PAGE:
NIAID Rotavirus Vaccine Licensed for Commercialization
The National Institute of Allergy and Infectious Diseases (NIAID),
part of the National Institutes of Health (NIH), announced today
a new license agreement aimed at helping to prevent hundreds of
thousands of deaths annually from rotavirus diarrhea in children
living in developing countries. An effective oral rotavirus vaccine created
by NIAID scientists in the mid- to late 1980s and developed further
through a Cooperative Research and Development Agreement with an
industry partner has now been licensed by the NIH Office of Technology
Transfer to BIOVIRx, Inc., of Minneapolis, MN. BIOVIRx, which is
responsible for obtaining requisite marketing approvals for this
product, plans global commercialization of the oral vaccine (RotaShield®).
Rotaviruses are consistently shown to be the leading cause of severe
diarrhea in infants and young children. Worldwide, the wheel-shaped
viruses are estimated to cause more than 135 million episodes of
diarrhea each year in infants and children younger than 5 years
old, resulting in up to 592,000 deaths annually.
Rotaviruses are egalitarian viruses: they readily infect and cause
illness in infants and young children in both developed and developing
countries. The overall consequences of these illnesses, however,
are quite different. Approximately 1,600 rotavirus-related deaths
each day occur predominantly in the developing countries, notes
Albert Z. Kapikian, M.D., who led the NIAID team that developed
the vaccine and serves as head of the epidemiology section in the
Institute's Laboratory of Infectious Diseases.
Symptoms of rotavirus infection develop quickly and in addition
to diarrhea, may include vomiting, fever and dehydration. The resulting
dehydration can be reversed through oral rehydration therapy or,
in more serious cases, through hospitalization and intravenous fluids.
Although effective, these therapies are not readily available or
used in many parts of the developing world. Children in developing
countries are more vulnerable to severe and fatal illness.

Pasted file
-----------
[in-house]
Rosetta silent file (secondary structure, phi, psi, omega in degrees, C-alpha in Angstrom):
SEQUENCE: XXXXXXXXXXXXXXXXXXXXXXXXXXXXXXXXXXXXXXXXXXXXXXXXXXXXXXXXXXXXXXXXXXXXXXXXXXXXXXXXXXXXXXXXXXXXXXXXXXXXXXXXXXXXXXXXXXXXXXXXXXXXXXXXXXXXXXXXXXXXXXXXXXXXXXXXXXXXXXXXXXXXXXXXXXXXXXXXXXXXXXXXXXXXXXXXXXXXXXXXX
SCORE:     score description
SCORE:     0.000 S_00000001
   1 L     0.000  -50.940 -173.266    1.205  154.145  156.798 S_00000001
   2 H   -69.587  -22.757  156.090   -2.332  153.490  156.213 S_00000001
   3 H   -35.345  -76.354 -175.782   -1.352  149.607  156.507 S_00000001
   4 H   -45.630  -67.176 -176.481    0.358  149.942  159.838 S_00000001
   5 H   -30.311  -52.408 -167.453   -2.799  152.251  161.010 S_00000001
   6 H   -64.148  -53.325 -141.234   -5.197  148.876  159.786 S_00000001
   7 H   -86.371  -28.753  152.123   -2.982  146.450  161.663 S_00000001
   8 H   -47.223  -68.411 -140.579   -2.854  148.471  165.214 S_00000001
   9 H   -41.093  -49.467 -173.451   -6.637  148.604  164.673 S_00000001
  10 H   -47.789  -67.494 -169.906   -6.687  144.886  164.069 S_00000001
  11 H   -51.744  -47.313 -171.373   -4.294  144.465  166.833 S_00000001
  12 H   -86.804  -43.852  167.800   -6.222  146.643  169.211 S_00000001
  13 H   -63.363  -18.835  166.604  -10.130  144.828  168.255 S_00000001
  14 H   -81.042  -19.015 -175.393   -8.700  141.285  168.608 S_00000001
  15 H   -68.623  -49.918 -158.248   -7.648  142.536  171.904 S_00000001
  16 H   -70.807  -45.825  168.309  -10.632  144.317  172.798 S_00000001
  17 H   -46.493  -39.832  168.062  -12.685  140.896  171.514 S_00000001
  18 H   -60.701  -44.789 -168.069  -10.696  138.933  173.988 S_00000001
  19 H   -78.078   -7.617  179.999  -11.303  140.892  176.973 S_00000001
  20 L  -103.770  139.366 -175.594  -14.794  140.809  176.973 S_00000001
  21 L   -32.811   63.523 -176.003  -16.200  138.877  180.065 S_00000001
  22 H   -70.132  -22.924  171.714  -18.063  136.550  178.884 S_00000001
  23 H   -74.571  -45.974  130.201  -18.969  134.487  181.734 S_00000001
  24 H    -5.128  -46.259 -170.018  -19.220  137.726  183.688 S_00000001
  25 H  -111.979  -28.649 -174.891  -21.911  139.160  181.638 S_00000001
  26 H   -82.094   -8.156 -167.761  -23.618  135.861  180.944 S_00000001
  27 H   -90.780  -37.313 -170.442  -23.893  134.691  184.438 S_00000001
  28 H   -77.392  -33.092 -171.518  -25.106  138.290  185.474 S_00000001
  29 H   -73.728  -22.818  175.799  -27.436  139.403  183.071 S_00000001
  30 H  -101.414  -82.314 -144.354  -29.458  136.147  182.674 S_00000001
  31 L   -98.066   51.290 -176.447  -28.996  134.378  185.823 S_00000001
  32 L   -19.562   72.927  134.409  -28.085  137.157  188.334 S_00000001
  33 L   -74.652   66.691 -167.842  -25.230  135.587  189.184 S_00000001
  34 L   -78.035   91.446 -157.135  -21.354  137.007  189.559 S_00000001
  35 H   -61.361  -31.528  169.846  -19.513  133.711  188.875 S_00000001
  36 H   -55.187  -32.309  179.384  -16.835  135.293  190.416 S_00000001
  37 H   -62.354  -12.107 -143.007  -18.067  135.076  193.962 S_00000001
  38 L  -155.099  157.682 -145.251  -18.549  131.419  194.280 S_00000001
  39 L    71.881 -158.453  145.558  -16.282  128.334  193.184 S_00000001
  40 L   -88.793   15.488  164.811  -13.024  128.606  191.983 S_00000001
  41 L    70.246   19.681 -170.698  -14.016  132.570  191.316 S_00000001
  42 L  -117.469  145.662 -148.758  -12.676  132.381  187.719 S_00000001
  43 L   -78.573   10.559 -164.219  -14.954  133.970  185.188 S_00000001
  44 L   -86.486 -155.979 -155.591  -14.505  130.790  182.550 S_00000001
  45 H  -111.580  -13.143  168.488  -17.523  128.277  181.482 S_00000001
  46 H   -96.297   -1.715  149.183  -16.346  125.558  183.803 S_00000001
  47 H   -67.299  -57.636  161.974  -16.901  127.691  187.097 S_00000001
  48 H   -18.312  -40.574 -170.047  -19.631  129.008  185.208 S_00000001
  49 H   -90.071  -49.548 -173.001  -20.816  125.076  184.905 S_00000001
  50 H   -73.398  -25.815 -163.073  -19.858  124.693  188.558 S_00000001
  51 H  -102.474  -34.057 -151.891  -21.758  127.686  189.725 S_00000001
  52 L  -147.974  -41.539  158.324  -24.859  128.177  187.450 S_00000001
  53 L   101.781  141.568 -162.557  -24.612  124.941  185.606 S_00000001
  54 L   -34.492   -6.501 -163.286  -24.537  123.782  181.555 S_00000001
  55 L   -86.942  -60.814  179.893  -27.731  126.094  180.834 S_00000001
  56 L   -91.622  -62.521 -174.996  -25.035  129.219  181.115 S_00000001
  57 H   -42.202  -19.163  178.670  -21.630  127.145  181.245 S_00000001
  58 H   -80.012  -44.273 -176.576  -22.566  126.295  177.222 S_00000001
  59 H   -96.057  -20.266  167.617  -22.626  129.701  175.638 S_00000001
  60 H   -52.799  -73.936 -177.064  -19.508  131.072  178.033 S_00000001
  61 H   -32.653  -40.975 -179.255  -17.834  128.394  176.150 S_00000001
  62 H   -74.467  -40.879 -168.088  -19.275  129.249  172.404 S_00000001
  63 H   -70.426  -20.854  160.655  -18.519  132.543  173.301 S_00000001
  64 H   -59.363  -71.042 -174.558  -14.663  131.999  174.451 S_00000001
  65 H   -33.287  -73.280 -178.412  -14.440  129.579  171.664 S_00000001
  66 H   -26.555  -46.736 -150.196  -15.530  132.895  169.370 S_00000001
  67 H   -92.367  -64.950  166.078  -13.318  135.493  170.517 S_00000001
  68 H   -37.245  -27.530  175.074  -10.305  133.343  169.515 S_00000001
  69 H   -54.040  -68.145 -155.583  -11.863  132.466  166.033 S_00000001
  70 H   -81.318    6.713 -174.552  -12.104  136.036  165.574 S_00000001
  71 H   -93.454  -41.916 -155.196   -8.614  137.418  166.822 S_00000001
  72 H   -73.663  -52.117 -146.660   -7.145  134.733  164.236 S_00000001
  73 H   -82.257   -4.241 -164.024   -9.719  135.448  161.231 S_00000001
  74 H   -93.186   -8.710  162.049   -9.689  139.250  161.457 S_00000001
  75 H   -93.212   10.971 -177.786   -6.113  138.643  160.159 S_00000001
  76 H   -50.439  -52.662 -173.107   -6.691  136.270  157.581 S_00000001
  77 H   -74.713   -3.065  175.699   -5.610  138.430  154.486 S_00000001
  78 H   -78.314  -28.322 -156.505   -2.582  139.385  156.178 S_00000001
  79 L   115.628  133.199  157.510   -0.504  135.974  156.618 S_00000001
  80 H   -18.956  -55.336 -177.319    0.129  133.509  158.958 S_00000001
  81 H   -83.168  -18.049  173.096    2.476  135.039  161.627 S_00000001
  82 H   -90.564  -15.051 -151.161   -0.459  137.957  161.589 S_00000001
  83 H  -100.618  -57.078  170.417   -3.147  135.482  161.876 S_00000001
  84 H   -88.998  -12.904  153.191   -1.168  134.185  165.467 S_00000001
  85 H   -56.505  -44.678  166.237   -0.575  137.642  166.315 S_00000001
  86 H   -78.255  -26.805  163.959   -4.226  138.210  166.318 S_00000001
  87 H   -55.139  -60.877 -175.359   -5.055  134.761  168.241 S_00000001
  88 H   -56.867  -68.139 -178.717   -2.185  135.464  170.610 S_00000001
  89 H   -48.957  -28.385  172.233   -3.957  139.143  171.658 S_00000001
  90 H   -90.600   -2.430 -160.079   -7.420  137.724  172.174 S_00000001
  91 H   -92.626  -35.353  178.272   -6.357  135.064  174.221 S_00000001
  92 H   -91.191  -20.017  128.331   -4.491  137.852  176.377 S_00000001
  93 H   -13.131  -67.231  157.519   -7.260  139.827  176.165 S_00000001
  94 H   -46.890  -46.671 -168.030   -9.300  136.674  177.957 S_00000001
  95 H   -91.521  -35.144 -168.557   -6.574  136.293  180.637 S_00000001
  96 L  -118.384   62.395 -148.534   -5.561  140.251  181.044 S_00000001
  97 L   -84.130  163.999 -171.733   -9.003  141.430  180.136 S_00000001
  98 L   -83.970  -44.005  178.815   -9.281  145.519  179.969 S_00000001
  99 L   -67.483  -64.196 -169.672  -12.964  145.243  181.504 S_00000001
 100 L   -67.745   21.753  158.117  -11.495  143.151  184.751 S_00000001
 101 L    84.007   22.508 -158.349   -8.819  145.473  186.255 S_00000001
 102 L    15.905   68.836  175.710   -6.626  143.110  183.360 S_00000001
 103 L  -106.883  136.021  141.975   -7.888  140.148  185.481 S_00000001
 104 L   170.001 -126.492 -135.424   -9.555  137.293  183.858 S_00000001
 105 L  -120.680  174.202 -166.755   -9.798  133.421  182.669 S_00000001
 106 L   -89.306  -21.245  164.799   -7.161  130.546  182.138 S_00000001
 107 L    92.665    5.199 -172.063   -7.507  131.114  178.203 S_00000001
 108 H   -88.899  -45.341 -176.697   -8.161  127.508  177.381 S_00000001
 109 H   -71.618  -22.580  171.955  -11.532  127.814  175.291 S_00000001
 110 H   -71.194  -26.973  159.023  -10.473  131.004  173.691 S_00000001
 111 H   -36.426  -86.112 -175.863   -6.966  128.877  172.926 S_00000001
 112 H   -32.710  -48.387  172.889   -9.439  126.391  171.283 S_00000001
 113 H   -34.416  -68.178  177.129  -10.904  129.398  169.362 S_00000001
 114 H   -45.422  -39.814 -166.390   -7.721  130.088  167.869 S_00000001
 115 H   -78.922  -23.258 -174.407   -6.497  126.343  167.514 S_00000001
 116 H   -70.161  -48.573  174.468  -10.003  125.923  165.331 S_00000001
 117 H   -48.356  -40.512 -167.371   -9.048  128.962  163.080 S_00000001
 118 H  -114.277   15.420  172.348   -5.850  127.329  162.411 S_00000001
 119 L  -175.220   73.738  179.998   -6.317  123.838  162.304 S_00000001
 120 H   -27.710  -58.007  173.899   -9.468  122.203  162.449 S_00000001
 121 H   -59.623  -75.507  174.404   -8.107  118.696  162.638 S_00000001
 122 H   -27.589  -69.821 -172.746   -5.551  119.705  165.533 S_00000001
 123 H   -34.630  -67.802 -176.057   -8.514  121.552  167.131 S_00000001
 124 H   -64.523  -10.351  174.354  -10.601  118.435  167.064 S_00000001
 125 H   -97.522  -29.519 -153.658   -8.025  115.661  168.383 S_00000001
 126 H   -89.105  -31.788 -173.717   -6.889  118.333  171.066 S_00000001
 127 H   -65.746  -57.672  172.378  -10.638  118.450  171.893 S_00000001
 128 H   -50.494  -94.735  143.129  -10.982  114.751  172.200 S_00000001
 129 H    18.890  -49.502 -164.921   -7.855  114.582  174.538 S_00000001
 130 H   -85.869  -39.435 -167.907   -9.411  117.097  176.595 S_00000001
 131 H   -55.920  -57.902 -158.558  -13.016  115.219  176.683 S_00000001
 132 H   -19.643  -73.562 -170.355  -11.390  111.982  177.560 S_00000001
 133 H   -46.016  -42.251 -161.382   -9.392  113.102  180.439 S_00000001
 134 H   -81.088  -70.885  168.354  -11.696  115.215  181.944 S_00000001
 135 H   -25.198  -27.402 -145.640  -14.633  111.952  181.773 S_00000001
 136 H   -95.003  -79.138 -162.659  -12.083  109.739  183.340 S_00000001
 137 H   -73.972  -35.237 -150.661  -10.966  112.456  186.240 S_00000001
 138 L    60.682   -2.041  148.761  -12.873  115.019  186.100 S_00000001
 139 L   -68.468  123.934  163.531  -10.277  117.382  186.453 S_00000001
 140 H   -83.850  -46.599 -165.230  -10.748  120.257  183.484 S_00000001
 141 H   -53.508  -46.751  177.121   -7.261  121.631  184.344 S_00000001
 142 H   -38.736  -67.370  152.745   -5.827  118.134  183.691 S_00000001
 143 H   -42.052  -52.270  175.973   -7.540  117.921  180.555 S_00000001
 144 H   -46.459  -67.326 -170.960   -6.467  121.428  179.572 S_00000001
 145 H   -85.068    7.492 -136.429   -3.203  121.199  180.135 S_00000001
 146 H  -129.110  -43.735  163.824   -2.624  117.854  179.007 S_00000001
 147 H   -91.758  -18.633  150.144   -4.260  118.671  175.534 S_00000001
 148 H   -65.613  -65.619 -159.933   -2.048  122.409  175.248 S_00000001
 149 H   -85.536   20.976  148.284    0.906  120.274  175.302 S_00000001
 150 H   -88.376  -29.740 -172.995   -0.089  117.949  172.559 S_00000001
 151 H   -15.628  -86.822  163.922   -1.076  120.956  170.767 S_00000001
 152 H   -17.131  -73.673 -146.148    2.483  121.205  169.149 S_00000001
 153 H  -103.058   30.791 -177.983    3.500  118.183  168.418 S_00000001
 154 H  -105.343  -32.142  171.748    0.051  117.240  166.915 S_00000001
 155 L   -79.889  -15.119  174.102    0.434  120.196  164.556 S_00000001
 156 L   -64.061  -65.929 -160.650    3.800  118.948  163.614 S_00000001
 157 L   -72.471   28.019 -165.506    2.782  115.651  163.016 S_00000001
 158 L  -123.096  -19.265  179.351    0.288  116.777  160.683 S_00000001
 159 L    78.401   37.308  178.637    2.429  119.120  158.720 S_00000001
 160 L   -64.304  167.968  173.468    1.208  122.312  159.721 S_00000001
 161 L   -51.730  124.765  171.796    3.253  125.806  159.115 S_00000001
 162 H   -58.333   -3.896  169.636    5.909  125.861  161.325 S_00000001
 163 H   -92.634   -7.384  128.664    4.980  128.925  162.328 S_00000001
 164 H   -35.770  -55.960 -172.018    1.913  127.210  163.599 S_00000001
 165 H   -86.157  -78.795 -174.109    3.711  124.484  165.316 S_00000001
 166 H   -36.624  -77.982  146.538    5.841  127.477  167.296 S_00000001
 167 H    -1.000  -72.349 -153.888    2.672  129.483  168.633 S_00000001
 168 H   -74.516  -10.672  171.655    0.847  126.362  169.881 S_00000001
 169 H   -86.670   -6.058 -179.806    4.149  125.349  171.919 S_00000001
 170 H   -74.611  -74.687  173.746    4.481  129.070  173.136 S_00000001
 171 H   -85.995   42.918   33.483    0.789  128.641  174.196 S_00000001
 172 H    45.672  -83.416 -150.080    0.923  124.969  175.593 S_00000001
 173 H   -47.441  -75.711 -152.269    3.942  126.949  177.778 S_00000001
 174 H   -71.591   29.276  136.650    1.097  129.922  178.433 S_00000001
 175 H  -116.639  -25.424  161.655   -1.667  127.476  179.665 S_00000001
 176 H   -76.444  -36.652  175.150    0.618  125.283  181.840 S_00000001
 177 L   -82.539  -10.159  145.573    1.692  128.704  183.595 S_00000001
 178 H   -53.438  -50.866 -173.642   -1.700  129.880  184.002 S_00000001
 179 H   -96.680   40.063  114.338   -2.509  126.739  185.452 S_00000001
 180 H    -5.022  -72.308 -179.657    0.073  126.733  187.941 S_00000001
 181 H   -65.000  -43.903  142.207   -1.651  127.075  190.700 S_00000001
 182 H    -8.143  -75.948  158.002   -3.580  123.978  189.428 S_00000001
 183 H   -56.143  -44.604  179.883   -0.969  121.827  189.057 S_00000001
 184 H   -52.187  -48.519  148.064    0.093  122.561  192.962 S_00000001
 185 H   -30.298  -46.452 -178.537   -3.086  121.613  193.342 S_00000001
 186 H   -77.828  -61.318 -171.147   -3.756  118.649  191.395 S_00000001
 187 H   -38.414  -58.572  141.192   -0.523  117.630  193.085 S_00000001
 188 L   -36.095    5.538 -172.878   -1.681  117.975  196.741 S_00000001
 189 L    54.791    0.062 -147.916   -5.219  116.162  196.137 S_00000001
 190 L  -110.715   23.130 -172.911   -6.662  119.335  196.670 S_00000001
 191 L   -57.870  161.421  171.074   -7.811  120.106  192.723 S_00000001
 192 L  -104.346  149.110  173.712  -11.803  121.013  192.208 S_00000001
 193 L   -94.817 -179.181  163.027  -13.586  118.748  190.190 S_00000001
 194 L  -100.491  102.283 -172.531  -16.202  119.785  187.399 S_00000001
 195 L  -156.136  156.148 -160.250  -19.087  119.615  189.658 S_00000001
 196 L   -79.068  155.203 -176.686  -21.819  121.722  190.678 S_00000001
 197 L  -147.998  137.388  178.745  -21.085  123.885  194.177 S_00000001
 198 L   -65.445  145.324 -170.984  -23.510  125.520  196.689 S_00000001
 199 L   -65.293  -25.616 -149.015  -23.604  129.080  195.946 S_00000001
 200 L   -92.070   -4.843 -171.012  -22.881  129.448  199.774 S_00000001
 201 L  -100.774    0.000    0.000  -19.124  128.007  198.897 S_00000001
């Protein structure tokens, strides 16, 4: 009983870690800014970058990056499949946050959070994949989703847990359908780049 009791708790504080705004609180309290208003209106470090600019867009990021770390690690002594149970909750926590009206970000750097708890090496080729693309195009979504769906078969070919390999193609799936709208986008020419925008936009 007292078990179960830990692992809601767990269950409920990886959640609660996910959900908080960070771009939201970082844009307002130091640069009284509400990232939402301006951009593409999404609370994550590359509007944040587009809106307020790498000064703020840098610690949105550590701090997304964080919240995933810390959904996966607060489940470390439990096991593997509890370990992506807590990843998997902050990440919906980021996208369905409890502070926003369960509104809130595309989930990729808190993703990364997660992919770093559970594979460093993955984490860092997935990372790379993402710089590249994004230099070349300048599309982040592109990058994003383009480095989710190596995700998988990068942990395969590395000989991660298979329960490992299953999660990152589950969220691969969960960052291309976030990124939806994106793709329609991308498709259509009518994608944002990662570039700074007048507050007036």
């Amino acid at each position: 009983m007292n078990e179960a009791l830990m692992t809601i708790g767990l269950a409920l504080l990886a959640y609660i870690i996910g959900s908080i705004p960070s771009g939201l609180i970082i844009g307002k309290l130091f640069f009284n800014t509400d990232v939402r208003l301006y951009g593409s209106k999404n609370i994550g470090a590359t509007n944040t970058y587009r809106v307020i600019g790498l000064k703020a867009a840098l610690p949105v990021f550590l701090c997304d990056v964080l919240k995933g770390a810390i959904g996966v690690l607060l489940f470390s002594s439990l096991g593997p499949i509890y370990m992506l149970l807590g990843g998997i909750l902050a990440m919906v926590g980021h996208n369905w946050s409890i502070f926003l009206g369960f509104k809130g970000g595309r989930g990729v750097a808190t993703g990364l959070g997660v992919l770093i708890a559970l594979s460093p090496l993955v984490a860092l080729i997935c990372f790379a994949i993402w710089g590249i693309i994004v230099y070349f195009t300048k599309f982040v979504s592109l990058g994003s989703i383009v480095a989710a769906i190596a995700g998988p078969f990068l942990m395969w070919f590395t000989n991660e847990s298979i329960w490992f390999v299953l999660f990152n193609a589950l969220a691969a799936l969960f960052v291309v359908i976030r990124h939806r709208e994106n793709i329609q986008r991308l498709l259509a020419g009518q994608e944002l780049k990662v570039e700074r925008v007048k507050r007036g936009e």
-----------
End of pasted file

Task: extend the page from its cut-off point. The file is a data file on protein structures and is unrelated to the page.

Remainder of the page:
Dr. Kapikian has devoted most of his career to working on viruses
that cause gastroenteritis. He and his colleagues discovered the
Norwalk virus, the first virus to be established as an important
cause of diarrhea. Later, he and his colleagues in NIAID developed
the rotavirus vaccine that was tested in the United States and abroad
in collaborative studies.
Wyeth Laboratories, Inc., manufactured the vaccine and carried out
extensive field trials that led to its licensure. In 1998, the Food
and Drug Administration (FDA) approved the vaccine under the trade
name of RotaShield®. Subsequently, it was added to the pediatric
immunization schedule and given to young infants in the United States.
More than 1 million doses were administered before the vaccine
was withdrawn from the market in 1999 because of a link with an
intestinal blockage known as intussusception. After continuing debate
and controversy, the risk of this adverse event was estimated to
be about 1 excess case per 10,000 vaccinated infants and young children.
A recent scientific perspective published by NIH scientists in the
Journal of Infectious Diseases, however, estimated the risk
to be 1 excess case per 32,000 vaccinated infants in the target
population for the vaccine, infants 45 to 210 days old. Moreover,
this perspective reported an overall decrease in intussusception
observed among infants less than 1 year old during the rotavirus
vaccine exposure period. The background rate of intussusception
in the United States is estimated to be 1 case per 3,000 infants
during the first year of life.
NIAID is a component of the National Institutes of Health (NIH),
an agency of the U.S. Department of Health and Human Services. NIAID
supports basic and applied research to prevent, diagnose and treat
infectious diseases such as HIV/AIDS and other sexually transmitted
infections, influenza, tuberculosis, malaria and illness from potential
agents of bioterrorism. NIAID also supports research on transplantation
and immune-related illnesses, including autoimmune disorders, asthma
and allergies. Press releases, fact sheets and other NIAID-related
materials are available on the NIAID Web site at http://www.niaid.nih.gov.
Reference: BR Murphy et al. Reappraisal of the association of intussusception
with the licensed live rotavirus vaccine challenges initial conclusions.
Journal of Infectious Diseases 187:1301-08 (2003).